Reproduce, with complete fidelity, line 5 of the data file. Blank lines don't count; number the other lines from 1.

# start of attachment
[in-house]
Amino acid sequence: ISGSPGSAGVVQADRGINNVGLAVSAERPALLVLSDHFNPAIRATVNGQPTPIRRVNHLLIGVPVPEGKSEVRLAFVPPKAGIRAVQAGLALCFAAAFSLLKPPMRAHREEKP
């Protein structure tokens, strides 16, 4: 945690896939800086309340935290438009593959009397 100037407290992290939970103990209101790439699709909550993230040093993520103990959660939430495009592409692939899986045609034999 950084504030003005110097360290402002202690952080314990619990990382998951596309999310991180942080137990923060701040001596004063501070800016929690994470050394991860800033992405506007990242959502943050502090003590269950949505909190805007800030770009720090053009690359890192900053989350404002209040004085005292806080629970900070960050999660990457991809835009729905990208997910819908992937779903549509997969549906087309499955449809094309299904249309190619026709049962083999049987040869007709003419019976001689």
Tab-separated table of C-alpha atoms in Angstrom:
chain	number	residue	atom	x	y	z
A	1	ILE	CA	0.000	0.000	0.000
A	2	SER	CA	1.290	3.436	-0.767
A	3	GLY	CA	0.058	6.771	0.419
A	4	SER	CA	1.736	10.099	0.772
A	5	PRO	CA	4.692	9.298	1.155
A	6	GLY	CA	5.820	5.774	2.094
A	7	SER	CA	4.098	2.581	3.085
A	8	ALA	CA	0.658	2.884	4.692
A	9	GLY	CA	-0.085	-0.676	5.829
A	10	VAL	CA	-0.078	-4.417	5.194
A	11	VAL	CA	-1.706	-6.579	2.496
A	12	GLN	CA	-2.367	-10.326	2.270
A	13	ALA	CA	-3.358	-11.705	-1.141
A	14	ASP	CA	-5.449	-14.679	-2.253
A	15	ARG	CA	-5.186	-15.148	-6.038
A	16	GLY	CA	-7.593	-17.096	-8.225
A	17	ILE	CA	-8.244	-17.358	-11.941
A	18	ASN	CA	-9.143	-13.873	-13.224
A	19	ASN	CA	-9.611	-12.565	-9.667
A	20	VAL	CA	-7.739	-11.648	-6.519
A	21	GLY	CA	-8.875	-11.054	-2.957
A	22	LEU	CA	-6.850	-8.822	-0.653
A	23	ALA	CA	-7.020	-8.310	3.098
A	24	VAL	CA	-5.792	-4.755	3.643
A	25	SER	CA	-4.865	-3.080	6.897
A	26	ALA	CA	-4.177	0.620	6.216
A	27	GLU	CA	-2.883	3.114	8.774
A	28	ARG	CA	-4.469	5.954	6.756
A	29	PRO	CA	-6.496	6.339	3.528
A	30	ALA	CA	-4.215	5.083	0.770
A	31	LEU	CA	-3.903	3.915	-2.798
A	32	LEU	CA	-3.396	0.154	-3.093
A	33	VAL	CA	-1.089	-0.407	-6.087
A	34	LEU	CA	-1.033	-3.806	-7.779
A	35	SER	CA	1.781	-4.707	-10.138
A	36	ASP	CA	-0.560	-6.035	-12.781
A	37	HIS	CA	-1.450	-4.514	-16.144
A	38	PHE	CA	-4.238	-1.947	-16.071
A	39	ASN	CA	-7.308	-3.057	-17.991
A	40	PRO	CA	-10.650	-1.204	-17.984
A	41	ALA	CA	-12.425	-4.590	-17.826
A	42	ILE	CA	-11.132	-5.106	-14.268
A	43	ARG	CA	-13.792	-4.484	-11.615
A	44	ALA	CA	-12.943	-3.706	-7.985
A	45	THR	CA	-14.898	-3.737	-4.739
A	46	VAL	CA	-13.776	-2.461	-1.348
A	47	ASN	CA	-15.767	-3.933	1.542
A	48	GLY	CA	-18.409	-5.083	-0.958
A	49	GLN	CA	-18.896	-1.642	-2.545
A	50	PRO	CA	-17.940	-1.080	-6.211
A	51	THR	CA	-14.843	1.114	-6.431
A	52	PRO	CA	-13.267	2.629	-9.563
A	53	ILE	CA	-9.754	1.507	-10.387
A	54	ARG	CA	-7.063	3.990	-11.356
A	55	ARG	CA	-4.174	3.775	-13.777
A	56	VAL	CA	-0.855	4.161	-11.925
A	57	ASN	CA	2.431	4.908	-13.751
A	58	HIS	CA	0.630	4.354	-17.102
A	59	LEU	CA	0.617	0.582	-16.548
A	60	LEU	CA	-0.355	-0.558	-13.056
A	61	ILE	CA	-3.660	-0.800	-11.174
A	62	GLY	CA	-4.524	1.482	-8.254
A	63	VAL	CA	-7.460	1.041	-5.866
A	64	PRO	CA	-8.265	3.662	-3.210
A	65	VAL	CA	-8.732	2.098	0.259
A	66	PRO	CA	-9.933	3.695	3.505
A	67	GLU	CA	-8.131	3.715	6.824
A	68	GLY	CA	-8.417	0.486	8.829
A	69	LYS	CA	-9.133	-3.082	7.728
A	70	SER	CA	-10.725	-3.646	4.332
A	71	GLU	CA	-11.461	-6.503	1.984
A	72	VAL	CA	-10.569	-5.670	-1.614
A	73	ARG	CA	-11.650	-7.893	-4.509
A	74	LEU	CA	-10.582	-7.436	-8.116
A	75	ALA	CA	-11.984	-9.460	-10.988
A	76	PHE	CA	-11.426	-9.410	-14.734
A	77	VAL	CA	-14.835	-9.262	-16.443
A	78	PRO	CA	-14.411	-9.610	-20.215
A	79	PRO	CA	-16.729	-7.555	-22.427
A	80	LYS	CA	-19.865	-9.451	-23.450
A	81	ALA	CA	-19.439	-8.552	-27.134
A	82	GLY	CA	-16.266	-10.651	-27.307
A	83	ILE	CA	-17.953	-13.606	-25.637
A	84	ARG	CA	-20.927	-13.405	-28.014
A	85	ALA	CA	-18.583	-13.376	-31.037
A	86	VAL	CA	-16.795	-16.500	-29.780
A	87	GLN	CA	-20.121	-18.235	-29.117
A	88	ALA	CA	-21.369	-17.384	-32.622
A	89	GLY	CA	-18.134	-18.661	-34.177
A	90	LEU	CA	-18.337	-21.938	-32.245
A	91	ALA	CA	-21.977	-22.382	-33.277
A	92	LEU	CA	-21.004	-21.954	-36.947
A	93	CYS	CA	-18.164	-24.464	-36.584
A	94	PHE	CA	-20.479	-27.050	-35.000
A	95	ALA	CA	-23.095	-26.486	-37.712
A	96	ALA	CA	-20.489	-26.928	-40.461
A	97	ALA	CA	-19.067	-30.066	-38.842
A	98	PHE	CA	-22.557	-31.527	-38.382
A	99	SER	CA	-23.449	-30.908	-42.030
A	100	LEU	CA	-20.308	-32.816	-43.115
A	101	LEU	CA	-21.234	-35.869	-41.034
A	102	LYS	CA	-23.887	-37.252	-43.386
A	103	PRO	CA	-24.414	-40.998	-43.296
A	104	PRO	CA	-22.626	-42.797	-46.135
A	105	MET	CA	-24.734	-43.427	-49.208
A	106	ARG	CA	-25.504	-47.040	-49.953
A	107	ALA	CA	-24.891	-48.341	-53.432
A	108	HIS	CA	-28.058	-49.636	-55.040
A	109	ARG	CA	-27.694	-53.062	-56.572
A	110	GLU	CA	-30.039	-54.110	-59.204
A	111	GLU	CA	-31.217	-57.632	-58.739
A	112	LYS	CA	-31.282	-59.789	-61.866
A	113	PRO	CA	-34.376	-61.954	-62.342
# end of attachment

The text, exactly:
chain	number	residue	atom	x	y	z